New data show cardiac respiratory stress test can quickly detect significant coronary artery disease

January 19, 2010

Testing a patient's cardiac respiratory stress response (RSR) can quickly and accurately detect the presence of significant coronary artery disease (S-CAD), according to new research published in the current issue of Cardiovascular Revascularization Medicine. The results found patients with S-CAD had a significantly lower RSR compared to patients without (6.7% vs. 17.4%, respectively) suggesting RSR is a strong indicator for the disease.

To determine cardiac respiratory (RSR), Washington Hospital Center researchers used a new innovative respiratory stress test. The test uses a Pulse Oximeter (PPG) to measure blood flow in the finger in response to paced breathing over a 90 second time period. The PPG data are immediately captured and analyzed using a proprietary algorithm that determines the RSR. All findings were confirmed using Quantitative Coronary Angiography (QCA). In comparison to QCA, the test results were highly accurate, with a sensitivity and specificity of 86% and 81%, respectively. No adverse events were reported.

"It is always challenging to detect significant disease in patients at the physician's office and often required a physical stress test, including nuclear imaging and often " said lead investigator Ron Waksman, MD, Associate Director, Division of Cardiology, Washington Hospital Center and professor of medicine (cardiology) at Georgetown University in Washington DC. "The RSR test is simple and fast to perform in a doctor's office without the need for significant expense and hardship to the patient, and the results of the study support its accuracy to detect significant . We believe it could be a useful diagnostic option."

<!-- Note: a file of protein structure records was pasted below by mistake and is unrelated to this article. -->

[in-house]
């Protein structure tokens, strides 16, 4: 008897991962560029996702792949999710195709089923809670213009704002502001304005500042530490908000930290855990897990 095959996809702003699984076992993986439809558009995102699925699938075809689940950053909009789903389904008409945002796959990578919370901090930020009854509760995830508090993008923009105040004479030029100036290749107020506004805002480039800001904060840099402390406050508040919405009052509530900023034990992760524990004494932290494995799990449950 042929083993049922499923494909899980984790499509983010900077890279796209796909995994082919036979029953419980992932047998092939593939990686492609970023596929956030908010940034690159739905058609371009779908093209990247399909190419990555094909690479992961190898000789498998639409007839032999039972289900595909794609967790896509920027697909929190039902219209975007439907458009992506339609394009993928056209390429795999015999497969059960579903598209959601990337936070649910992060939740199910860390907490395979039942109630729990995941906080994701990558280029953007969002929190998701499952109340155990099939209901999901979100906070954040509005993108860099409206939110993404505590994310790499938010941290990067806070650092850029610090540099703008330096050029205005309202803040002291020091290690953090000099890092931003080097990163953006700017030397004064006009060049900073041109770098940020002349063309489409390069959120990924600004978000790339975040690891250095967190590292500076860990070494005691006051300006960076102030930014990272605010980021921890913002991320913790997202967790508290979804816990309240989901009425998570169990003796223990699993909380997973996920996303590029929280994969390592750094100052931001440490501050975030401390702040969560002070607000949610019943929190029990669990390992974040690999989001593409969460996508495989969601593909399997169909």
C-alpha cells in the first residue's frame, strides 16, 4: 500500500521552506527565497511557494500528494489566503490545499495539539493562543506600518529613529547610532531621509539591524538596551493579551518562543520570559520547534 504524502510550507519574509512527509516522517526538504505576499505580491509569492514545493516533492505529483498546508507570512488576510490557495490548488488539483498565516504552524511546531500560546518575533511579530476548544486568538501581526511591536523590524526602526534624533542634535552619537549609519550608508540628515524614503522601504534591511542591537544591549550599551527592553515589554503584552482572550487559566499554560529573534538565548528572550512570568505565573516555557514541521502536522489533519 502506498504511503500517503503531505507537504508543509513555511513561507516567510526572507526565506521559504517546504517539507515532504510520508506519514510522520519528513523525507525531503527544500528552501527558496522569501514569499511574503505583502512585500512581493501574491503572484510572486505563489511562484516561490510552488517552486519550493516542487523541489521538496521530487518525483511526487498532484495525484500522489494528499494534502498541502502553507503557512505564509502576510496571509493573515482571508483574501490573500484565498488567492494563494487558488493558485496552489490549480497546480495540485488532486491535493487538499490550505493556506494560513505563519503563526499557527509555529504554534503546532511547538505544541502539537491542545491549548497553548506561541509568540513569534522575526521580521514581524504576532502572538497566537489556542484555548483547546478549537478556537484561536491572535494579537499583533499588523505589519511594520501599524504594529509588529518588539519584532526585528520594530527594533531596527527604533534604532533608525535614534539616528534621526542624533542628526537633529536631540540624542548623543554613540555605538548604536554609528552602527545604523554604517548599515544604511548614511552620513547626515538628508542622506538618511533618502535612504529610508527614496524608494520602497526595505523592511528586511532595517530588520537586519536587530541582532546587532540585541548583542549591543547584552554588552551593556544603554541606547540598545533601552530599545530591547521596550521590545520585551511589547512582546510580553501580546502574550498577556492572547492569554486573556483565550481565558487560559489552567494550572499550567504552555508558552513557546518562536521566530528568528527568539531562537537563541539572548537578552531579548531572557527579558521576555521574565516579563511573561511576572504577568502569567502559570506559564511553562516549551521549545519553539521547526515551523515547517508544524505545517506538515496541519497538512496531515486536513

The test is not yet cleared for use in the US. The safety and efficacy of the test compared to stress electrocardiography in detecting S-CAD is currently the subject of the pivotal 1,000-patient SCORE (Spirocor Coronary Outcome by Respiratory stress Examination) study. Dr. Waksman is a co-primary investigator of the study, which is being conducted in over 25 cardiology clinics across the US.

Study Methodology and Findings

In this prospective observational cohort study, the RSR test was performed on 153 consecutive patients referred for coronary angiography with symptoms or signs suggestive of CAD. The RSR tests were conducted in a holding area of the catheterization laboratory by a single examiner blinded to the patient's clinical data. Coronary angiography was performed on all subjects and analyzed by one cardiologist blinded to the subject's clinical data and RSR using a validated QCA algorithm. In accordance with American Heart Association guidelines, S-CAD was defined as at least a 70% narrowing of at least 1 epicardial artery or at least a 50% narrowing of the left main coronary artery.

A valid RSR was obtained in 150 patients (98%). Thirty-six patients (24%) were found to have S-CAD, 31 had single-vessel disease, and 5 had multi-vessel disease. The mean age of patients was 58.7, and the majority were male (67%). The clinical characteristics of the 150 analyzed patients were similar except for a higher rate of statin and antiplatelet therapy in patients with S-CAD. The mean RSR was significantly reduced in patients with S-CAD, regardless of age, gender, the existence of risk factors, and medical treatment.

Using a receiver operating characteristic curve analysis, the results suggest that an RSR of < 10.2% is a non-invasive indicator of s-cad, with a sensitivity and specificity of 86% and 81%, respectively; positive and negative predictive values of 59% and 95%, respectively; and positive and negative likelihood ratios of 4.46 and 0.17, respectively.

Additional multicenter, community-based studies under varying clinical settings and patient populations are warranted to rigorously assess the value of this test for the detection of S-CAD.

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